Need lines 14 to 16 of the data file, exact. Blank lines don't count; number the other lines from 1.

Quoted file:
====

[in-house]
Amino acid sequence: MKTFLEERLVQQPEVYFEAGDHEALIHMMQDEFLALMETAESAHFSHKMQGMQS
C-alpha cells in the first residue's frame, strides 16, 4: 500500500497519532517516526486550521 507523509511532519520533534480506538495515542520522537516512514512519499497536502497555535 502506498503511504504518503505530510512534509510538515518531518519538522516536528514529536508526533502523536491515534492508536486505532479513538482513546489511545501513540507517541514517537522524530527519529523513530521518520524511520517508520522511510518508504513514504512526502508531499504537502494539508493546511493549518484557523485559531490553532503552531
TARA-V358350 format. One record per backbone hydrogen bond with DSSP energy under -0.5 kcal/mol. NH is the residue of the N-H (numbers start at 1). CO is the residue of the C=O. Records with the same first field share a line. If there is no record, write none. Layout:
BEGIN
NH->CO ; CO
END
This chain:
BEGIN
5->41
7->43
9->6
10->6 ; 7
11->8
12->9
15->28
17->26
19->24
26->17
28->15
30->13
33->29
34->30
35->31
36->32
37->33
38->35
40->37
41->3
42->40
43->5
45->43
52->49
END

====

11->8
12->9
15->28